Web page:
Azerbaijan says it will review the convictions of three prominent political prisoners serving long prison sentences for alleged crimes ranging from embezzlement to usurpation of power. The decision goes partway toward meeting demands by the Strasbourg-based Council of Europe, but the pan-European body is still insisting that additional political prisoners be released or retried. The issue comes at a crucial moment, as Azerbaijan prepares to celebrate the first anniversary of its admission to the council.
Prague, 15 January 2002 (RFE/RL) -- For Azerbaijani President Heidar Aliev, 25 January will be a red-letter day: the one-year anniversary of his country's admission into the Council of Europe.
But any plans for celebration may prove premature, if the pan-European body decides to issue sanctions against Azerbaijan for failing to improve its poor human rights record.
Last week (8 January), the Parliamentary Assembly of the Council of Europe (PACE), warned that the situation of political prisoners in Azerbaijan may be among the topics discussed later this month at the assembly's winter session. The debate will likely be held on 24 January -- one day before Azerbaijan's anniversary.
The warning follows a report by a member of the assembly's Legal Affairs and Human Rights Committee, Belgian Liberal deputy Georges Clerfayt. The deputy harshly criticized Azerbaijani authorities for jailing their political opponents, a move he says openly violates the basic principle that "there should be no political prisoners in any of the council's country members."
Failure to meet council standards could lead the assembly to issue sanctions against Azerbaijan at its meeting next week. Two years ago, the body temporarily deprived country member Russia of its council voting rights amid reports of human rights abuses in Chechnya.
Like many country newcomers in the Council of Europe, Azerbaijan is currently subject to strict monitoring procedures that will be closed only when substantial progress on human rights and democratization has been made.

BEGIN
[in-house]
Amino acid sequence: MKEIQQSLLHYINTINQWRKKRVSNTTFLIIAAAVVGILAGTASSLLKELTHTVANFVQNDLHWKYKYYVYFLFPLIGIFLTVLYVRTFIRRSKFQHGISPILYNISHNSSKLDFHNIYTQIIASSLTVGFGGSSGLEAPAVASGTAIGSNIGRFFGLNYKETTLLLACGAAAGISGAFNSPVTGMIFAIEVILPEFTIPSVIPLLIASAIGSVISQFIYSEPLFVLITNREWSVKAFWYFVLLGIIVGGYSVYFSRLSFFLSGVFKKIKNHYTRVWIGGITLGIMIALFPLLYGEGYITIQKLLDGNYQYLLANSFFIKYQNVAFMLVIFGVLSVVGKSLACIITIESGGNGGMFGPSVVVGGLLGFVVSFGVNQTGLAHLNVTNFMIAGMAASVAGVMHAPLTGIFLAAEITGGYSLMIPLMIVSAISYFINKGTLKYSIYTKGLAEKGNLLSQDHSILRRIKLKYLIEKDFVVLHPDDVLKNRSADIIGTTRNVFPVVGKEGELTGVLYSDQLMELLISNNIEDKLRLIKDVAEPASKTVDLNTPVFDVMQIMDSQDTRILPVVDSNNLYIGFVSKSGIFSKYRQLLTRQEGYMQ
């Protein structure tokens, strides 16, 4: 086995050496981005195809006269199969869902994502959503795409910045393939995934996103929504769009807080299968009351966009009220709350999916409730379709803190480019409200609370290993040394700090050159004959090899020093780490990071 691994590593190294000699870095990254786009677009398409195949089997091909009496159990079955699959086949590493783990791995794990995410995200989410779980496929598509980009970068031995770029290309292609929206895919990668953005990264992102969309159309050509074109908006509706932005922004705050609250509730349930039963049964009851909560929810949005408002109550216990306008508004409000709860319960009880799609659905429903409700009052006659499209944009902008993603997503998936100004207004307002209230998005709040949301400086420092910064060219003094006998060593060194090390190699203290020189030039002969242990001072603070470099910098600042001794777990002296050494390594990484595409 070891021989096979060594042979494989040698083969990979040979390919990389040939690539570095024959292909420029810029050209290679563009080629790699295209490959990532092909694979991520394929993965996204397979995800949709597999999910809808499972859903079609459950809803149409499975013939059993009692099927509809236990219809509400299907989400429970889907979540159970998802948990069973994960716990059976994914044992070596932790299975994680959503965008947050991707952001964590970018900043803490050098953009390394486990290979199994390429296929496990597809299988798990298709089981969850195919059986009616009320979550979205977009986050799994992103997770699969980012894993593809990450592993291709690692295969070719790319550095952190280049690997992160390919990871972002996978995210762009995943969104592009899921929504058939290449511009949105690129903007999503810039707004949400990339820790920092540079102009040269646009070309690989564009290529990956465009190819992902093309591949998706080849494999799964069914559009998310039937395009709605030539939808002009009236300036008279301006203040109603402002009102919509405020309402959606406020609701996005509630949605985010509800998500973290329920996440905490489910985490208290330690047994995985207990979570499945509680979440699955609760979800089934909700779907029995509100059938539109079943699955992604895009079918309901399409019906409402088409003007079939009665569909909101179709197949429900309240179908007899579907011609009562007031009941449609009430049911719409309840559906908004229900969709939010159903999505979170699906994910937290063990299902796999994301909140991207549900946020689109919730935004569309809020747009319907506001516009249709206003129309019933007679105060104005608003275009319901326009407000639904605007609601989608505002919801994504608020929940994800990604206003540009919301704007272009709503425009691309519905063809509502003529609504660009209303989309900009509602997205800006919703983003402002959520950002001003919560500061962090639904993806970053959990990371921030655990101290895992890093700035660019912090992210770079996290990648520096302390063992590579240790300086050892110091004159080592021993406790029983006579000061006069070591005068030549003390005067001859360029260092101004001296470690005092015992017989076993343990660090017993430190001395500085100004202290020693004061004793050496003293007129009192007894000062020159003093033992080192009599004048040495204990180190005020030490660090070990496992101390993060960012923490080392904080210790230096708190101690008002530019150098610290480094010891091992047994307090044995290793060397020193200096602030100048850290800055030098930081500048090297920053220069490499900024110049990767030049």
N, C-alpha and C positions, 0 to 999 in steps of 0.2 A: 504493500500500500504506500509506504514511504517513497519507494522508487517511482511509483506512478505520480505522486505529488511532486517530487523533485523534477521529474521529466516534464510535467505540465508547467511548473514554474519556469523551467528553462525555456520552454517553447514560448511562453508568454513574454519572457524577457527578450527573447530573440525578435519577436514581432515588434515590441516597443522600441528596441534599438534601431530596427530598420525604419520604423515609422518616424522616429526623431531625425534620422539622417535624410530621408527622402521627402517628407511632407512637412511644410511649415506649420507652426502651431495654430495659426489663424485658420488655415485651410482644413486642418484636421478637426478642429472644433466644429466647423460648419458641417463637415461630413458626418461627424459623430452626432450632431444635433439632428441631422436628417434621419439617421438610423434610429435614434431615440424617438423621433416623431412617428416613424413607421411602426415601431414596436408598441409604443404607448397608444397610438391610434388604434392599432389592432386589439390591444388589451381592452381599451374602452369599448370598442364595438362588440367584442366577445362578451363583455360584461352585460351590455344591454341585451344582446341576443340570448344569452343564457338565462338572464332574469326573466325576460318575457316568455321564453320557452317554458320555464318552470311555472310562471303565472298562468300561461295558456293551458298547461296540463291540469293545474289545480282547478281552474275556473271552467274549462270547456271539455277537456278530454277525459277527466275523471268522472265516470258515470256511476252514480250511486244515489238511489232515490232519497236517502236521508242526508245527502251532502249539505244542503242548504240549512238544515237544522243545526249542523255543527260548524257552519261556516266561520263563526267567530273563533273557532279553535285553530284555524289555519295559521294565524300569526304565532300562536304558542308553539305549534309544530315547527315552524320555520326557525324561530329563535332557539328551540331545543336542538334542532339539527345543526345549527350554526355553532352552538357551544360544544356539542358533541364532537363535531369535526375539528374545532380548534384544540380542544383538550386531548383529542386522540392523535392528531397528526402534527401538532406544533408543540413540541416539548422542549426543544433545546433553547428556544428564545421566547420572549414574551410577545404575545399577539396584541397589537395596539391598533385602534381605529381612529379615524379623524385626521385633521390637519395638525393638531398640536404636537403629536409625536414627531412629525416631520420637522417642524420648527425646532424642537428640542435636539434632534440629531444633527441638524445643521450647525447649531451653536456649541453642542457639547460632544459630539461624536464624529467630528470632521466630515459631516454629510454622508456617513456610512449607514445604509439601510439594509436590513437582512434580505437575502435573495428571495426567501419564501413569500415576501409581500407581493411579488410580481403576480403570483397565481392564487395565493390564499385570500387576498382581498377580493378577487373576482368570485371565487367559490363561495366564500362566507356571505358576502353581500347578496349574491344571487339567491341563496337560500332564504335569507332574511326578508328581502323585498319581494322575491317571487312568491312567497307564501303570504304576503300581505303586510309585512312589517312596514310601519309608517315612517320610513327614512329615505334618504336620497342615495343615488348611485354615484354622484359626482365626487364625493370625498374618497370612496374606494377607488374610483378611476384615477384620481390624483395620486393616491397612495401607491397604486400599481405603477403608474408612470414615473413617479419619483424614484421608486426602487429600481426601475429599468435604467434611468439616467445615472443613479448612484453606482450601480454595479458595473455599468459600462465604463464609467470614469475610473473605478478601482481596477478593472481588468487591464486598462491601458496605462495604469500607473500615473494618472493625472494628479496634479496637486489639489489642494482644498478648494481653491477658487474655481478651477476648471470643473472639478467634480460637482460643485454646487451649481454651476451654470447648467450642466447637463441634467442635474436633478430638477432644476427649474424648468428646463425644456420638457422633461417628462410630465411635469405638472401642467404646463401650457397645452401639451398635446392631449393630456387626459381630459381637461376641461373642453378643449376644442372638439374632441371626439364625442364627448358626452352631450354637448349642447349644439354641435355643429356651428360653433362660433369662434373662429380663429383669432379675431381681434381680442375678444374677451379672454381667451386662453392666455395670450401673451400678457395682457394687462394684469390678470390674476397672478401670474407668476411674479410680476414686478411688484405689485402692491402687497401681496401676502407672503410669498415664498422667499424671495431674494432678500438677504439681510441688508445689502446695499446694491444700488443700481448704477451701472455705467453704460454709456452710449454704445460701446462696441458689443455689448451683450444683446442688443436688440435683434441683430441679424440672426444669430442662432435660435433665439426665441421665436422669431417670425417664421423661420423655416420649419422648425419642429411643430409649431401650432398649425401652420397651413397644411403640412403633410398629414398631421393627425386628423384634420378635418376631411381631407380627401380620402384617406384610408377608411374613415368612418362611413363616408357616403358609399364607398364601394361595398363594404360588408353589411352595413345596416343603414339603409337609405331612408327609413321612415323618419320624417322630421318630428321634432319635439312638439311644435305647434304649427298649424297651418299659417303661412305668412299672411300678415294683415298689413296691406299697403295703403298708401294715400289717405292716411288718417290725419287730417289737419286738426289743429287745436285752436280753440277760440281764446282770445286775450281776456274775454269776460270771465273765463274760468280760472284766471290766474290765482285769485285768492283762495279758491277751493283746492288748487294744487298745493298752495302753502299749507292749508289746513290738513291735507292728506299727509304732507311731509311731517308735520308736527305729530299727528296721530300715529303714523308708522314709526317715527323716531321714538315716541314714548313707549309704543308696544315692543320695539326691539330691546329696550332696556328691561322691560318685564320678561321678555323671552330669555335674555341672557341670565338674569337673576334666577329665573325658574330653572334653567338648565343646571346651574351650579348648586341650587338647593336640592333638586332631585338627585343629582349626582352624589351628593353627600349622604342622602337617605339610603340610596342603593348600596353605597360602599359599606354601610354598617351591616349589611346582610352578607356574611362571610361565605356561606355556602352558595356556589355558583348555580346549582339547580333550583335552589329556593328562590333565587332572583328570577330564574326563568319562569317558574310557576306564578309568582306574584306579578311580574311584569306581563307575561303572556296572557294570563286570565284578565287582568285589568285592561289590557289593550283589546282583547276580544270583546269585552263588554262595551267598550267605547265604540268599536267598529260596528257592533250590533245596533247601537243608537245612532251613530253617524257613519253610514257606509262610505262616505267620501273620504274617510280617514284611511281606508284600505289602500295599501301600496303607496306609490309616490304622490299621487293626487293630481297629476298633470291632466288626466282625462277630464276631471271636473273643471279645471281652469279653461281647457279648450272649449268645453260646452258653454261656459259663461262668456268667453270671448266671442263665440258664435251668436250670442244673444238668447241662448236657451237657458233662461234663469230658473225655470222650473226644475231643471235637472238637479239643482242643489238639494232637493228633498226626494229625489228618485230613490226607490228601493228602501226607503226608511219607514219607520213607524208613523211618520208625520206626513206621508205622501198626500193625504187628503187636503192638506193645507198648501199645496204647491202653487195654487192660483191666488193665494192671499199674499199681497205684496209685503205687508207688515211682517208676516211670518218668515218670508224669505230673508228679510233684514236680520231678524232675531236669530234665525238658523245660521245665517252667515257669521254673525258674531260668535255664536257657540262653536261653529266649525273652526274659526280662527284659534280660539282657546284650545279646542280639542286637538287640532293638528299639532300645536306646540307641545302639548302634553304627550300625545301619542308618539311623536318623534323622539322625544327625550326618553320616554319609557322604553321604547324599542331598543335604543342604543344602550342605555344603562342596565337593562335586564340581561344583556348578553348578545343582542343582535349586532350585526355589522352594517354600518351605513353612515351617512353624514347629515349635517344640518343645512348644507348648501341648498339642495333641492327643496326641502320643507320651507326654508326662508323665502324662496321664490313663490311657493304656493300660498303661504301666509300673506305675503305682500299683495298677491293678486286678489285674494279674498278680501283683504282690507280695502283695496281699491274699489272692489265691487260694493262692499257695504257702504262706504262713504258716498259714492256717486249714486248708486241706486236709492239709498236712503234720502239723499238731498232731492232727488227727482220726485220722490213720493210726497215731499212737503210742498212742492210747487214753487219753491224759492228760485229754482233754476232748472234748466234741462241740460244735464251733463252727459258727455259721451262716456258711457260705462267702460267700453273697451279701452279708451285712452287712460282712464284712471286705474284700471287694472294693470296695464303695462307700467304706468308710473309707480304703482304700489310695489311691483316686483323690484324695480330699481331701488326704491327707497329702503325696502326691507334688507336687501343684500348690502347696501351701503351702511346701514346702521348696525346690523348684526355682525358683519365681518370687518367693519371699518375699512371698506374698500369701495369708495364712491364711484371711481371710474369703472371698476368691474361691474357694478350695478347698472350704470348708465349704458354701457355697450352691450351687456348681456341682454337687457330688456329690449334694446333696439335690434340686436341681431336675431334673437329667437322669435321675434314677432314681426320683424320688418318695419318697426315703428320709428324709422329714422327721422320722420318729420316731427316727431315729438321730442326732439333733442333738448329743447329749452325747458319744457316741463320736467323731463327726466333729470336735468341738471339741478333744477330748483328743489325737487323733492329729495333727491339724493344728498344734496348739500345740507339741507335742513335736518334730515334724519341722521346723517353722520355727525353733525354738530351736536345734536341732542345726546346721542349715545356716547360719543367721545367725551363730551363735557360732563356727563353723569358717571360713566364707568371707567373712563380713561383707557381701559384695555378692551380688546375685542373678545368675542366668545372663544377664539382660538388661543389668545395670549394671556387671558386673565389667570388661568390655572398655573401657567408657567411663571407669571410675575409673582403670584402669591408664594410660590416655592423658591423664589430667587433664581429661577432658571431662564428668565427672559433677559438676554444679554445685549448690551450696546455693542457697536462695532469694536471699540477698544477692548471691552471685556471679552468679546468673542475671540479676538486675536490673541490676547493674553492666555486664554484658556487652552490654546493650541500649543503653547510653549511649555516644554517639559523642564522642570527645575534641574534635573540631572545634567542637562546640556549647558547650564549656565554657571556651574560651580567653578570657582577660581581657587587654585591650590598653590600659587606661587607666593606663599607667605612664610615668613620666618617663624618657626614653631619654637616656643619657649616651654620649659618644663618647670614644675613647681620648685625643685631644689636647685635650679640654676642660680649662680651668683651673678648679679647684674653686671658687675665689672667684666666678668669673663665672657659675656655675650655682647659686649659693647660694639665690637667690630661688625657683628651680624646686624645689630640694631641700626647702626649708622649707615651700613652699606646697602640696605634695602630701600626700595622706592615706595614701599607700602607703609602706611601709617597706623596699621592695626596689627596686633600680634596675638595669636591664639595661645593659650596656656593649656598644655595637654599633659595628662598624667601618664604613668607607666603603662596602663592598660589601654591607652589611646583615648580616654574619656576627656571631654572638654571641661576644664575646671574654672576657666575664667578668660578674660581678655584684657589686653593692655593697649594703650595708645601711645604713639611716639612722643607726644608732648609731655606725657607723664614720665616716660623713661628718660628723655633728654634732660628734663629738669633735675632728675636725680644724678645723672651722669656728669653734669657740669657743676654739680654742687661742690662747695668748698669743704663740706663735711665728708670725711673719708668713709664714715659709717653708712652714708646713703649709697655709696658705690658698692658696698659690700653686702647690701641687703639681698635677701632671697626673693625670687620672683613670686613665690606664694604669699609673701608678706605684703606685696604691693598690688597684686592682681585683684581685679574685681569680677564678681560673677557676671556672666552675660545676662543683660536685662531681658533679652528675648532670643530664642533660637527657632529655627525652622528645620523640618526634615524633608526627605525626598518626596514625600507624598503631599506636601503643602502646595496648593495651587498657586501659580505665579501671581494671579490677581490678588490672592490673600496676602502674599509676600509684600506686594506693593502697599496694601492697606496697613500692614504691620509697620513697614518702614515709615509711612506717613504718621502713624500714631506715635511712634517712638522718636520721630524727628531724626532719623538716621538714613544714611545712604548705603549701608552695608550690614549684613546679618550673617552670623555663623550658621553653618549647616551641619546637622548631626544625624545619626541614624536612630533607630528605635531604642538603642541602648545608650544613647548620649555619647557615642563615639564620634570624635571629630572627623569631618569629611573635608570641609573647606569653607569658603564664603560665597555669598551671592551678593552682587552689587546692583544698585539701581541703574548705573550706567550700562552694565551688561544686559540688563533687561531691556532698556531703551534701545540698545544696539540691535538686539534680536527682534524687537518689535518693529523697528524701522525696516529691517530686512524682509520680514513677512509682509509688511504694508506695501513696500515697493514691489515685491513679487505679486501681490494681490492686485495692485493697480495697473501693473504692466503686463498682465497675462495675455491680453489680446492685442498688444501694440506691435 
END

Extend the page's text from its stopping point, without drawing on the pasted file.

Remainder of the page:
Clerfayt's remarks stirred a wave of public outcry in Azerbaijan, where government officials accused the assembly of "blackmailing" their country.
Azerbaijan joined the Council of Europe last year along with neighboring Armenia. At the time, both South Caucasus countries committed themselves not only to settling their 13-year-old territorial dispute over Nagorno-Karabakh, but also to improving democracy-building and abiding by the 1950 European Convention on Human Rights.
Addressing the council's parliamentary assembly on 25 January 2001, Aliyev claimed that his country had made substantial achievements in the area of human rights.
"At my initiative, 55,000 people have been granted amnesty over the last five years. I have also pardoned about 2,500 prisoners. Among them were prisoners for whom human rights organizations and PACE deputies had made an appeal. On 16 January this year, I have taken the initiative of asking parliament to extend amnesty to an additional 9,000 people. Azerbaijan is reaching the level of European countries in terms of the ratio of convicted persons to the total population."
He continued with the following pledge: "In the future, we will continue to proceed with the commitment of Azerbaijan's people and state to ideals and principles of humanity and philanthropy, values based on democracy, supremacy of law, observance of human rights and basic freedoms."
Despite Aliev's claims that his country is nearing European democratic standards, however, some reports suggest this is far from true.